The third growth method combines CVD surface growth with deliberate loading of the surface region with carbon which is then segregated by a very slow cool down [12]. With optimizing the parameters we achieved very well ordered graphene layers as seen in Fig. 3a with an autocorrelation length of Λ = (238 ± 12) Å, which is the most prominent argument for this technique. However, one needs to keep track of the coverage as multiple layers may be nucleated if sufficient interstitial carbon has been created before [18]. The fourth growth technique is the mere segregation of Ru bulk dissolved carbon impurities. The amount of C present in commercial Ru crystals suffices to create many times relatively well ordered graphene layers by a flash to T = 2000 K [11]. However, these layers might suffer from the other elements than C that may also segregate. After many sputter, oxygen glowing, and flash cycles, Ru gets entirely clean [11] and then one may load it with only C in the way described above. When a sample is used many times before for CVD some of the C goes deep such that a flash might reveal the preparation history of the Ru crystal. Such a sample is shown in Fig. 3b exhibiting with Λ = (174 ± 10) Å very good long-range order, too. The best growth method for order is to combine CVD and C loading and segregation of the surface layer. Graphene layers such as the ones shown in Fig. 3a exhibit in contrast to former findings [18] well established graphene bands, however, the samples always contain a small fraction of 0.1 - 0.2 ML second layer [19].

FIG. 2. Temperature-dependent long-range order of graphene grown by ethylene CVD at a) TCVD = 1100 K (20 L) and b) at TCVD = 1670 K (80 L). After exposure the temperature is held for 2 min and then lowered to room temperature with dT/dt= -7 K/s. The lower left panels are 2D autocorrelation images and the lower right cuts through them showing exponential decay defining the autocorrelation length (Vt = -1.0 V, It = 316 pA).
FIG. 3. a) Graphene layer with an autocorrelation length of Λ = 238 ± 12 Å obtained from intentionally dissolving carbon into bulk during CVD and its subsequent controlled surface segregation during slow cooling (127 L C2H4 at TCVD = 1540 K, dT/dt = -0.1 K/s, Vt = -1 V, It = 316 pA).
b) Graphene growth during a short flash to T = 1570 K of a freshly prepared Ru surface due to surface segregation of residual bulk dissolved carbon from previous graphene preparation cycles (Vt = -0.88 V, It = 150 pA).

FIG. 4. a) STM image of the moiré structure of g/Ir(111) (TCVD = 1300 K). b) ARPES intensity of the π-band of g/Ir(111) around the K-point and along the ΓK direction and perpendicular to it. c) STM image of Ir cluster superlattice grown on g/Ir(111) (Θ = 0.15 ML, Tdep = 375 K). d) ARPES intensity of the π-band of graphene for Ir/g/Ir(111). The dots represent the peak positions of the momentum distribution curves (MDCs). e) The valence band Dirac cone is clearly more asymmetric with the cluster superlattice (black) than without it (red). The error bars along k are the HWHM of the Lorentzian fits of the MDCs. Error bars in energy are with 20 meV comparatively small and therefore not shown.

We now describe the effect of a periodic potential on the electronic band structure of graphene resulting from the moiré structure of g/Ir(111) - (9.32 x 9.32) [20, 21] and from its reinforcement by self-assembled Ir clusters grown on-top [22]. For the first system, mostly unperturbed Dirac cones at the K-points of the Brillouin zone, except for the opening of minigaps at the boundaries of the mini-Brillouin zone, have been reported [23]. Figure 4 shows STM images and ARPES intensities comparing both systems revealing that the cluster superlattice potential induces a strong group velocity anisotropy together with a signicant band gap opening [22]. We focus on the energy region close to the apex of the Dirac cone and since the linear dispersion of the π-band is modified close to the Bragg planes, we restrict our analysis to energies E - EF > -0.5 eV. In the presence of the superlattice the group velocities in both directions are υΓK = (4.90 ± 0.06) eV Å/ħ and υpΓK = (2.90 ± 0.05) eV Å/ħ, corresponding to an anisotropy of Δυ/ υpΓK = (70 ± 5)%. This value is 12 times larger than the anisotropy expected for unperturbed graphene due to the trigonal warping. A tight-binding approximation up to third-nearest neighbors (TB3 model) for free-standing graphene gives Δυ/ υpΓK = 5% [24]. The anisotropy for g/Ir(111) is with Δυ/ υpΓK = (16 ± 2)% larger than this, showing the small effect of the periodic potential resulting from the moiré alone. The group velocity renormalization is expected to be more effective for charge carriers moving perpendicularly to the largest corrugation of the potential [3, 4].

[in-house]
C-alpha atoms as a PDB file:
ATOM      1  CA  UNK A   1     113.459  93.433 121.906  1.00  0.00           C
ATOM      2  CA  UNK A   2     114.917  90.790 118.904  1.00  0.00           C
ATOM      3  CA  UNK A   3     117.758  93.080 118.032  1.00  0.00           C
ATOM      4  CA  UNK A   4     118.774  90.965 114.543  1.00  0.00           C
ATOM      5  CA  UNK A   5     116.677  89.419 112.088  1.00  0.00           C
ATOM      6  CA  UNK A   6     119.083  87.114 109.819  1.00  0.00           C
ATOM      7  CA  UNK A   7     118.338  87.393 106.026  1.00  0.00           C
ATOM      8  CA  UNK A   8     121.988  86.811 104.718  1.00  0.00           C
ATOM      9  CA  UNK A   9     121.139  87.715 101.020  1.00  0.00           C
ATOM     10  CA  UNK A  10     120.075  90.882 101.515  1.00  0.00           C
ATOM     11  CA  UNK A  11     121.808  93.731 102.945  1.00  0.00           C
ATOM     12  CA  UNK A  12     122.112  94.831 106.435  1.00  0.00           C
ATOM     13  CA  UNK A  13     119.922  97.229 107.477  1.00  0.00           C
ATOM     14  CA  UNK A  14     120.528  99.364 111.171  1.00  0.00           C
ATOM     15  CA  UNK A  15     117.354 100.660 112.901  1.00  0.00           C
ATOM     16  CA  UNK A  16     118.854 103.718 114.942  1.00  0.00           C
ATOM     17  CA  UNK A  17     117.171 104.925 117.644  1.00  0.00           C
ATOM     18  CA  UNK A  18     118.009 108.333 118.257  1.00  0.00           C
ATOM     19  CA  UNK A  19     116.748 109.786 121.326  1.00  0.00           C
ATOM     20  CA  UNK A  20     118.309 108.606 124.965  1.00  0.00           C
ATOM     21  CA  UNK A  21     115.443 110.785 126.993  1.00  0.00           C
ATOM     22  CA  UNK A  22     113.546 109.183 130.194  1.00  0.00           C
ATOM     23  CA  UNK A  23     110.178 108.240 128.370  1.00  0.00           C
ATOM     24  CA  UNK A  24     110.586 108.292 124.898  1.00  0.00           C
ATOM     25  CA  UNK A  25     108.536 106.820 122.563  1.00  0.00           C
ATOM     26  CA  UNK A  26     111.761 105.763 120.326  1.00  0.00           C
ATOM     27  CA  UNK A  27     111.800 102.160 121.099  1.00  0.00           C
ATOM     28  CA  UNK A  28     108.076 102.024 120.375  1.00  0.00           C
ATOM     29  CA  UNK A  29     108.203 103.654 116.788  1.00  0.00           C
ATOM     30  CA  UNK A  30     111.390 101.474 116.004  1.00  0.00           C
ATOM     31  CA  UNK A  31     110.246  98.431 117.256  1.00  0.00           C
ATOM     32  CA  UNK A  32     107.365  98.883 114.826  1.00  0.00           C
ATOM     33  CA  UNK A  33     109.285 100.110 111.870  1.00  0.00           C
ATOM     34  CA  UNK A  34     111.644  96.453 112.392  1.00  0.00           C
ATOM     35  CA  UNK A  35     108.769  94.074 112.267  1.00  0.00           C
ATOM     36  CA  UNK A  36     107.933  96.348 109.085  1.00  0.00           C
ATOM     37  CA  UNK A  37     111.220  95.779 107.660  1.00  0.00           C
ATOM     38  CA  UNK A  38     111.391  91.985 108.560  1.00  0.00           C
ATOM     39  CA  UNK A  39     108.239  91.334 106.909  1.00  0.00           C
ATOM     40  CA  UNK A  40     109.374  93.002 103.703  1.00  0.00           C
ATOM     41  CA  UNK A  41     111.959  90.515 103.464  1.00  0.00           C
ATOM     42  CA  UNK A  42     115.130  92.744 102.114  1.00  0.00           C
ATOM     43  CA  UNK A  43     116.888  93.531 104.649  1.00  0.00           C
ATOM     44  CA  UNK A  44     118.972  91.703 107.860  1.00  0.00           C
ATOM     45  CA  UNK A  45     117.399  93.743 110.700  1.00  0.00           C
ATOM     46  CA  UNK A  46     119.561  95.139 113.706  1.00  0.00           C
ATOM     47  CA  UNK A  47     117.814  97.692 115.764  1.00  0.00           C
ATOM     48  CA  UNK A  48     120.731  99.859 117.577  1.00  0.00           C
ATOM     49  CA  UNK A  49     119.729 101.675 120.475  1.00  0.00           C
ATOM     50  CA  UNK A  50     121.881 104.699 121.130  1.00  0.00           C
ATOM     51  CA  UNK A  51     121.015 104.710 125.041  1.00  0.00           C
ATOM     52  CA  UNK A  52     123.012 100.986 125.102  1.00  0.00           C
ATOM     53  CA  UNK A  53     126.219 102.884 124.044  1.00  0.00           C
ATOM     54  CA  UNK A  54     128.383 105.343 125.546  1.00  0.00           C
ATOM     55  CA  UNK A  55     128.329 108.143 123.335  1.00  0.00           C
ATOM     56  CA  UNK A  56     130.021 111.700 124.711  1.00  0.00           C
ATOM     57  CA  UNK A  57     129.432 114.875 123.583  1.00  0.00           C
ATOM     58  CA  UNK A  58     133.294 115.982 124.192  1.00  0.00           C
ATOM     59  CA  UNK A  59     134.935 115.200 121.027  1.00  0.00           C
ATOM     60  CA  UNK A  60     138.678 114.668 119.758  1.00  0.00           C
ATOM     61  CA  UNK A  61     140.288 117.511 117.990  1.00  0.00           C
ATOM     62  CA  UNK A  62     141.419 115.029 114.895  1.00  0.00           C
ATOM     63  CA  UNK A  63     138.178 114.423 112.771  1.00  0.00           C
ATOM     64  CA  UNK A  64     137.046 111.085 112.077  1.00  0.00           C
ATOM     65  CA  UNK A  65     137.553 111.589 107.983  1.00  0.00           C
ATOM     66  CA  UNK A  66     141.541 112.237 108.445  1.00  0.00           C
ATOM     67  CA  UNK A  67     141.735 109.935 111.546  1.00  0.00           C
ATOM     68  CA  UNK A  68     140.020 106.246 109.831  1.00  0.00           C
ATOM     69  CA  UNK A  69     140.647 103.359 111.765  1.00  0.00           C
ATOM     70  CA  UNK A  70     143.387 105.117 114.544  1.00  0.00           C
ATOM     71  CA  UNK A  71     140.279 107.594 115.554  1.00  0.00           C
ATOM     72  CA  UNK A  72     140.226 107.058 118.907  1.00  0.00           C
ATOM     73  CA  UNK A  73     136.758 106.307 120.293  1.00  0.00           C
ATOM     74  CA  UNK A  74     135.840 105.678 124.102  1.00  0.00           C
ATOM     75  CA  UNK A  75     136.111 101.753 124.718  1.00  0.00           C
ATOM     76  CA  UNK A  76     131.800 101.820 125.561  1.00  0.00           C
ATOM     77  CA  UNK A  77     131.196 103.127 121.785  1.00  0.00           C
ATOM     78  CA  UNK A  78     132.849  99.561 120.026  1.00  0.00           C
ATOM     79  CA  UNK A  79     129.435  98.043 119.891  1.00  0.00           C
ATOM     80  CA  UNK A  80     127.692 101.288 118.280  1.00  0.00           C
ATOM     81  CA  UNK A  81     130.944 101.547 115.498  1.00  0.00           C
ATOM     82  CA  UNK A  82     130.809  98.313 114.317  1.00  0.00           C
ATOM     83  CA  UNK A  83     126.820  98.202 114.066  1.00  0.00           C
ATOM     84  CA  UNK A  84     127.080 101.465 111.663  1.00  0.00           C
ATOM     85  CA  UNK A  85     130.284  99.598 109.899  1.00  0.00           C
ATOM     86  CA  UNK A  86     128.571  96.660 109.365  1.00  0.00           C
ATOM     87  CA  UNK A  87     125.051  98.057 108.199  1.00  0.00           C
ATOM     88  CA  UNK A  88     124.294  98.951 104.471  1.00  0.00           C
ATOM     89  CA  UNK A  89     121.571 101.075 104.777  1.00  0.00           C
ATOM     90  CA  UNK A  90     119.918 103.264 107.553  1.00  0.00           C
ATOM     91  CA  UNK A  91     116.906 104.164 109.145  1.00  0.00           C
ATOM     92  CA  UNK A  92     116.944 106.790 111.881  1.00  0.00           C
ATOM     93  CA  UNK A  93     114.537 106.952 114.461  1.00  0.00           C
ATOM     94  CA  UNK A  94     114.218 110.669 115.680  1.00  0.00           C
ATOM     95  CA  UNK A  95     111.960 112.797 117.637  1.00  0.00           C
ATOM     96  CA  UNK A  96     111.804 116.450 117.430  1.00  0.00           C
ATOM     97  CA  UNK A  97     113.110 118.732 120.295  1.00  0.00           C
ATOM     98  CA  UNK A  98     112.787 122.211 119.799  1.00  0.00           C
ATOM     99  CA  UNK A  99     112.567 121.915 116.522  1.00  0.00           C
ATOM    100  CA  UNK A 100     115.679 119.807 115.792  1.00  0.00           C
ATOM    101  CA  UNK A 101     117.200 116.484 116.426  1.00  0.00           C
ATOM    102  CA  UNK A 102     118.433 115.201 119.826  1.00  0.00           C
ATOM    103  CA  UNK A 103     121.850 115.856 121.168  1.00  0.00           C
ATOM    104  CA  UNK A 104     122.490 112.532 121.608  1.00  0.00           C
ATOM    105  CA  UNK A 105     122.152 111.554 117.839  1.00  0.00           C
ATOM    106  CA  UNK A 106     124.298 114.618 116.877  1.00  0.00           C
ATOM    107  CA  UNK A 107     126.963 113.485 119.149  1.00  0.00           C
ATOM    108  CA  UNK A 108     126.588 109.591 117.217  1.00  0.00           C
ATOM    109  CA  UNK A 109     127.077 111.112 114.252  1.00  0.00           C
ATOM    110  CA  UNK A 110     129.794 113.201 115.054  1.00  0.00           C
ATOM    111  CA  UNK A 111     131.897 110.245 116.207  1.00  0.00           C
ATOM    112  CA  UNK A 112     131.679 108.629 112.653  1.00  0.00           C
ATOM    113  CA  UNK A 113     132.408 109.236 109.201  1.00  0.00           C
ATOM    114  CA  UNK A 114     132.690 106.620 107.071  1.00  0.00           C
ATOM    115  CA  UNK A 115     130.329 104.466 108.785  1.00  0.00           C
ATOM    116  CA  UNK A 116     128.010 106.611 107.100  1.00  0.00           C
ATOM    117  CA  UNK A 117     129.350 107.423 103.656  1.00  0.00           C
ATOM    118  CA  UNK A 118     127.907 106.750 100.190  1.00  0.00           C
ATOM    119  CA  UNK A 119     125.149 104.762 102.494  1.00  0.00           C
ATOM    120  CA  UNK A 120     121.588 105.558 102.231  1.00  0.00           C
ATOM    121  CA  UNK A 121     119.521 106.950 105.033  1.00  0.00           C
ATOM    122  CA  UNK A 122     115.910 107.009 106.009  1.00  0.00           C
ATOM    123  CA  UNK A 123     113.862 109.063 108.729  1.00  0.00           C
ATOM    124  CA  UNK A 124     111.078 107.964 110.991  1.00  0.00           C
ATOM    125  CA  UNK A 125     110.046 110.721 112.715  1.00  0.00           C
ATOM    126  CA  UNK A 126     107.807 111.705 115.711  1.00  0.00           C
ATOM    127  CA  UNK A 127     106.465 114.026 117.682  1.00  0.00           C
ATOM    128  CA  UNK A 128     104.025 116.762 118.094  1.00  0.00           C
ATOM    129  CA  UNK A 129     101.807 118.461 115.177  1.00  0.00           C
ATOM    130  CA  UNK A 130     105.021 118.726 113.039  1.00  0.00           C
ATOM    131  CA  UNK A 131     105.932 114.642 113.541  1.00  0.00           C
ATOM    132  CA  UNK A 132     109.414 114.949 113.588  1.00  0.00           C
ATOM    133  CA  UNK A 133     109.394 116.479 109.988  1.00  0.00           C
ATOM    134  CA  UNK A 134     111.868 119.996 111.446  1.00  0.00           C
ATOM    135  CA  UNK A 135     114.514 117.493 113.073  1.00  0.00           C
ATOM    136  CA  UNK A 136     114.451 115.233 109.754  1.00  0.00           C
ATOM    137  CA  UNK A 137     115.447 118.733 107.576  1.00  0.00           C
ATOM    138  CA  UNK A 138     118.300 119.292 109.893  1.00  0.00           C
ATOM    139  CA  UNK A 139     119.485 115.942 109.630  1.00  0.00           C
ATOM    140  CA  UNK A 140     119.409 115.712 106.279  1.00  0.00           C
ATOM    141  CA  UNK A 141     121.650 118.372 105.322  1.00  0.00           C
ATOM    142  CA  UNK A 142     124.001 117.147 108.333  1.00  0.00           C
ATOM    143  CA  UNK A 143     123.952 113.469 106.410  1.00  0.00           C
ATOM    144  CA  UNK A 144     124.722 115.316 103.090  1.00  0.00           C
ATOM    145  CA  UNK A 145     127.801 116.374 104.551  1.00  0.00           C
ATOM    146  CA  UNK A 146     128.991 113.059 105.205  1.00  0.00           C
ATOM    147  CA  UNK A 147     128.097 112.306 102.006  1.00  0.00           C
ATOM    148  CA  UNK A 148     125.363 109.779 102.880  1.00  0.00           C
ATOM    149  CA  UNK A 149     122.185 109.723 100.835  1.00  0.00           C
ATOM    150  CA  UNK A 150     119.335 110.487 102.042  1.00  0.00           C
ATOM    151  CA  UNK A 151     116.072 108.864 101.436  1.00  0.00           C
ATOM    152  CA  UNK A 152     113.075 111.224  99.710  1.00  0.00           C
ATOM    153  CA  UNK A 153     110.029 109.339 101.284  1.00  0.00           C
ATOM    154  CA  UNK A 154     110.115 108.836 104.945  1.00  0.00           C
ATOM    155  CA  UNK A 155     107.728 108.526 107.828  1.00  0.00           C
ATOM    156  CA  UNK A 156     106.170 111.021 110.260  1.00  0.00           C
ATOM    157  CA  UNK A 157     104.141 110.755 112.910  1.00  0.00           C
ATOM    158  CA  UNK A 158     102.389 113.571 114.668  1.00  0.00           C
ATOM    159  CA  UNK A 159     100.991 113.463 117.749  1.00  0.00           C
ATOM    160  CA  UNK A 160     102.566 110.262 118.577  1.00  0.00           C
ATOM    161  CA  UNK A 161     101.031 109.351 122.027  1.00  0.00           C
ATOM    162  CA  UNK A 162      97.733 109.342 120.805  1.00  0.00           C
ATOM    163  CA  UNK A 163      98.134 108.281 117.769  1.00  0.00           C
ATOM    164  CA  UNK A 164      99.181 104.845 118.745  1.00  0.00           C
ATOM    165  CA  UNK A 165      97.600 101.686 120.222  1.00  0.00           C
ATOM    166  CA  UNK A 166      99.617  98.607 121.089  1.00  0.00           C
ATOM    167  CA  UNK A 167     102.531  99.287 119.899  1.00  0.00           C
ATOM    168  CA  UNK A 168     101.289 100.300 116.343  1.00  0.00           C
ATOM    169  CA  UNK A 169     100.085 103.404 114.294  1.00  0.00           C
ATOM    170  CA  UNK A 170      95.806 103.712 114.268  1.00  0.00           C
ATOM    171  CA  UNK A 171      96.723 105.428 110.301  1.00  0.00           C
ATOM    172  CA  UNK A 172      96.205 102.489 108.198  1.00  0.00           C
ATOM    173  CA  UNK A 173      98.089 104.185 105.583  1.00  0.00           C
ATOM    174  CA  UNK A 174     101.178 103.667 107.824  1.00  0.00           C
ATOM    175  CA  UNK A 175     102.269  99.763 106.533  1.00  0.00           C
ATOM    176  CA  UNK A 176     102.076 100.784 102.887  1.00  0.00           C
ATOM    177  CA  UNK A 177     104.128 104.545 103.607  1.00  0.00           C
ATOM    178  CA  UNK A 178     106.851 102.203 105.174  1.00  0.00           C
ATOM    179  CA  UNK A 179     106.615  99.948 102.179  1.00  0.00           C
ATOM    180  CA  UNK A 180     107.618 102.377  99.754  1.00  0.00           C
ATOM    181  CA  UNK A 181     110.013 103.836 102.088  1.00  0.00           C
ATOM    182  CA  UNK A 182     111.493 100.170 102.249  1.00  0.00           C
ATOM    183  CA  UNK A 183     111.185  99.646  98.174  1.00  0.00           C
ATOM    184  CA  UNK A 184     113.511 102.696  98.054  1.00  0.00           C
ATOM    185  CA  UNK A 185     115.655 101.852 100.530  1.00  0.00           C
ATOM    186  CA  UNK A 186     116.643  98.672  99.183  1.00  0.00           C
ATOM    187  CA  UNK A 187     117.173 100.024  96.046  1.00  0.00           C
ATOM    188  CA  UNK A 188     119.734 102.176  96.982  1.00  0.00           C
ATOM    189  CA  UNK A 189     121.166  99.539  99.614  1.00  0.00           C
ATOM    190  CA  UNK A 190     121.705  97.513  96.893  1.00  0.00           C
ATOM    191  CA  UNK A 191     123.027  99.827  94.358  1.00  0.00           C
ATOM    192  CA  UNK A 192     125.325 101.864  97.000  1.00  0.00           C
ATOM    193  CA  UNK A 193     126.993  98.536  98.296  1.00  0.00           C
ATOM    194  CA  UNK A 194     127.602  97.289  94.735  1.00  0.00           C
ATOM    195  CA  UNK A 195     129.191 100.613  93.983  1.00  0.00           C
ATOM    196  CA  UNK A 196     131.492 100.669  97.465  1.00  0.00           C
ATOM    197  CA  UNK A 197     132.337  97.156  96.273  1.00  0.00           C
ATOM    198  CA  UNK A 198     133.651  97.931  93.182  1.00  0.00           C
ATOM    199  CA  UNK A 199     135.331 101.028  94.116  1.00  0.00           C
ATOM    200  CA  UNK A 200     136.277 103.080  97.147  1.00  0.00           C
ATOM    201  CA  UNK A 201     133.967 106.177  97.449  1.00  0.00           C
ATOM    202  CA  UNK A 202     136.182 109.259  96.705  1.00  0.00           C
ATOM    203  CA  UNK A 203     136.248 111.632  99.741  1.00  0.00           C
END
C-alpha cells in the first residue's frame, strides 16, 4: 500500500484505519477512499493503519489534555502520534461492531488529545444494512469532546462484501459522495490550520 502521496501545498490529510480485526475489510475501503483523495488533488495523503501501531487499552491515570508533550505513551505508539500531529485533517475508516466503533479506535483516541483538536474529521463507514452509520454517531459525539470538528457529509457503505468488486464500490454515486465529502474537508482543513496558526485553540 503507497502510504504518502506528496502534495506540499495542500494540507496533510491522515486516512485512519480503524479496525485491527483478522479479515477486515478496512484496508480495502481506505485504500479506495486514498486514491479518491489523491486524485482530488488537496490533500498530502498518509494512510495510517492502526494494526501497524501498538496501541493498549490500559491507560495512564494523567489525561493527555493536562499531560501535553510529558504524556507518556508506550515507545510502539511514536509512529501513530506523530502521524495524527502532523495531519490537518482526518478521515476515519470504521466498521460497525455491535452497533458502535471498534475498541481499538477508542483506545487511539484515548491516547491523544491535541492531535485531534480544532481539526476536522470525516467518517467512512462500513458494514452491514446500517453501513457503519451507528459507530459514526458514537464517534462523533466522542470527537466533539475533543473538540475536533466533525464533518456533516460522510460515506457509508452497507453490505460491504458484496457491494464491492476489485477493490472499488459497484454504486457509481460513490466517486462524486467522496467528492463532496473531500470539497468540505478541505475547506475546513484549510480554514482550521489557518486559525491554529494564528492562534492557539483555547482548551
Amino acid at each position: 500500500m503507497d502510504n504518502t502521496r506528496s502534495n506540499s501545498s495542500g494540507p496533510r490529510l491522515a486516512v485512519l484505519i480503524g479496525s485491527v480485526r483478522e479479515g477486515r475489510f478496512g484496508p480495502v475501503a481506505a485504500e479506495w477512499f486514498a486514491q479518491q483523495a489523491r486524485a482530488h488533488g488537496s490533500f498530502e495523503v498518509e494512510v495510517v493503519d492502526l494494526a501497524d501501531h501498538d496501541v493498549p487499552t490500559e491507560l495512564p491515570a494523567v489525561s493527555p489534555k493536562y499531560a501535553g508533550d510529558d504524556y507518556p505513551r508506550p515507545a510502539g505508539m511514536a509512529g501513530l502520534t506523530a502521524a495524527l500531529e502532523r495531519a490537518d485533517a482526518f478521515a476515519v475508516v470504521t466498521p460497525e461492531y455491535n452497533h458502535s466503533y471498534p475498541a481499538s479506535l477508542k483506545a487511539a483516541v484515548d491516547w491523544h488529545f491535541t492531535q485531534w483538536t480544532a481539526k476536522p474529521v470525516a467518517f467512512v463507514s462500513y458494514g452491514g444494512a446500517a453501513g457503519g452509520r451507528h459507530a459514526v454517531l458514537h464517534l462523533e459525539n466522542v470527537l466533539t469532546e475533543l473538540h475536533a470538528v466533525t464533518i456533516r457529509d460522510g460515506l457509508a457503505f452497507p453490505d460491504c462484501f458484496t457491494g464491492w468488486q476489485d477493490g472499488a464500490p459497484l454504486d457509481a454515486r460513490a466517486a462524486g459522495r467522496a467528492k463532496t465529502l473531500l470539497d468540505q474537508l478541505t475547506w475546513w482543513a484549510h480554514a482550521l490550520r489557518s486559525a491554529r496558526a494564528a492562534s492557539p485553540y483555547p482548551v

The superlattice induced band gap opening can be derived from comparing the positions of the Dirac cone summits for both cases, and by making reasonable assumptions on the position of the Dirac point derived from checking for charge neutrality. For g/Ir we find Eπ = (-70 ± 20) meV in good agreement with previous results [25]. The Ir cluster superlattice shifts the π summit down to Eπ = (-200 ± 20) meV, while the π*-band stays above EF. Following literature [5, 25] we assume charge neutrality for g/Ir(111) and find Eg, g/Ir = (140 ± 40) meV. For the cluster lattice ED might be different due to charge transfer, which can be estimated from the core level and conduction band shifts. We find that the C1s level shifts down by (30 ± 30) meV and the top of the σ-band at the M point of the second Brillouin by the same amount. With ED = -30 meV we find Eg, Ir/g/Ir = 340 meV. For an interval of reasonable values of -35 meV ≤ ED ≤ 50 meV for gr/Ir(111), we find that the cluster superlattice increases the bandgap by factors from 3.9 to 1.8. We are currently investigating the effect of alkali co-adsorption on the Ir superlattice which further increases the gap between the Dirac cones, however, it also shifts the bottom of the π*-band down below EF.

Well defined graphene layers on single crystal metal surfaces have novel electronic properties strongly depending on their long-range order. Surface science techniques may be used to connect structure with property in order to derive a more profound understanding of how this new material interacts with metal contacts. In particular their strain distribution is expected to strongly influence the electronic structure. Eventually, graphene layers may also be used as a spacer layer separating magnetic nanostructures or impurities from magnetic or nonmagnetic substrates.



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[Released: September 2011]